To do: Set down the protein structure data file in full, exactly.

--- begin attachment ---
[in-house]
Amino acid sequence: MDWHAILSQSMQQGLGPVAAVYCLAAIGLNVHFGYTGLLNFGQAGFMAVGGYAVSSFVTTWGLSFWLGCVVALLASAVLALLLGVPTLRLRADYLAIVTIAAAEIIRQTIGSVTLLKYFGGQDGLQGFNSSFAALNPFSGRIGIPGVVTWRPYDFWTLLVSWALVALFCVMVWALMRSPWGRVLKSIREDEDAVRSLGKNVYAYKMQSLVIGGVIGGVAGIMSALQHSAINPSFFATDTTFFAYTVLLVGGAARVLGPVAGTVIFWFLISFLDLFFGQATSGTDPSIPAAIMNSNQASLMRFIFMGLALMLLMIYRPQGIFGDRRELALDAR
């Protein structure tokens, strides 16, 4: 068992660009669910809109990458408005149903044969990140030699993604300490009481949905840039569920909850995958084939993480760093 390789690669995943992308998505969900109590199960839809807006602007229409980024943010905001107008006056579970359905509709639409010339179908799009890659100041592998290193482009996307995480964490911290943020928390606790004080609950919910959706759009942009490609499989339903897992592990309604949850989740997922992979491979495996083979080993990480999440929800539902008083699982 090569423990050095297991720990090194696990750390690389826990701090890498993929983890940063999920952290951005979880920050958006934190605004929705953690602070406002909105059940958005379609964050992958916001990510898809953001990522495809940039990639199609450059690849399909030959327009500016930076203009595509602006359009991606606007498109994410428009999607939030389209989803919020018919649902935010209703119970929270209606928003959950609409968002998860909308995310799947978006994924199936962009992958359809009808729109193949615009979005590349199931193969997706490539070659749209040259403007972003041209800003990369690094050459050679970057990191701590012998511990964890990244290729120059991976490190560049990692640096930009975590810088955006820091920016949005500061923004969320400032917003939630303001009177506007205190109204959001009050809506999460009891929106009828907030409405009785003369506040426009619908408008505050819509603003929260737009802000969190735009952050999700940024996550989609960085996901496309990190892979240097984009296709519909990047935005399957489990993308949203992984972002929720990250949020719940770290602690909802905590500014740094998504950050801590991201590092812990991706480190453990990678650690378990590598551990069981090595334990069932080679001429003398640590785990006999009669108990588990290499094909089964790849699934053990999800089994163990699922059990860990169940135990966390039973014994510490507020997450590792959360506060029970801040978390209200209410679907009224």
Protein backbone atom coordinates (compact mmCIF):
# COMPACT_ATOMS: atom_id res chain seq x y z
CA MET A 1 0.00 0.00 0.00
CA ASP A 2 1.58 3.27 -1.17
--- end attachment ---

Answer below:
[in-house]
Amino acid sequence: MDWHAILSQSMQQGLGPVAAVYCLAAIGLNVHFGYTGLLNFGQAGFMAVGGYAVSSFVTTWGLSFWLGCVVALLASAVLALLLGVPTLRLRADYLAIVTIAAAEIIRQTIGSVTLLKYFGGQDGLQGFNSSFAALNPFSGRIGIPGVVTWRPYDFWTLLVSWALVALFCVMVWALMRSPWGRVLKSIREDEDAVRSLGKNVYAYKMQSLVIGGVIGGVAGIMSALQHSAINPSFFATDTTFFAYTVLLVGGAARVLGPVAGTVIFWFLISFLDLFFGQATSGTDPSIPAAIMNSNQASLMRFIFMGLALMLLMIYRPQGIFGDRRELALDAR
């Protein structure tokens, strides 16, 4: 068992660009669910809109990458408005149903044969990140030699993604300490009481949905840039569920909850995958084939993480760093 390789690669995943992308998505969900109590199960839809807006602007229409980024943010905001107008006056579970359905509709639409010339179908799009890659100041592998290193482009996307995480964490911290943020928390606790004080609950919910959706759009942009490609499989339903897992592990309604949850989740997922992979491979495996083979080993990480999440929800539902008083699982 090569423990050095297991720990090194696990750390690389826990701090890498993929983890940063999920952290951005979880920050958006934190605004929705953690602070406002909105059940958005379609964050992958916001990510898809953001990522495809940039990639199609450059690849399909030959327009500016930076203009595509602006359009991606606007498109994410428009999607939030389209989803919020018919649902935010209703119970929270209606928003959950609409968002998860909308995310799947978006994924199936962009992958359809009808729109193949615009979005590349199931193969997706490539070659749209040259403007972003041209800003990369690094050459050679970057990191701590012998511990964890990244290729120059991976490190560049990692640096930009975590810088955006820091920016949005500061923004969320400032917003939630303001009177506007205190109204959001009050809506999460009891929106009828907030409405009785003369506040426009619908408008505050819509603003929260737009802000969190735009952050999700940024996550989609960085996901496309990190892979240097984009296709519909990047935005399957489990993308949203992984972002929720990250949020719940770290602690909802905590500014740094998504950050801590991201590092812990991706480190453990990678650690378990590598551990069981090595334990069932080679001429003398640590785990006999009669108990588990290499094909089964790849699934053990999800089994163990699922059990860990169940135990966390039973014994510490507020997450590792959360506060029970801040978390209200209410679907009224």
Protein backbone atom coordinates (compact mmCIF):
# COMPACT_ATOMS: atom_id res chain seq x y z
CA MET A 1 0.00 0.00 0.00
CA ASP A 2 1.58 3.27 -1.17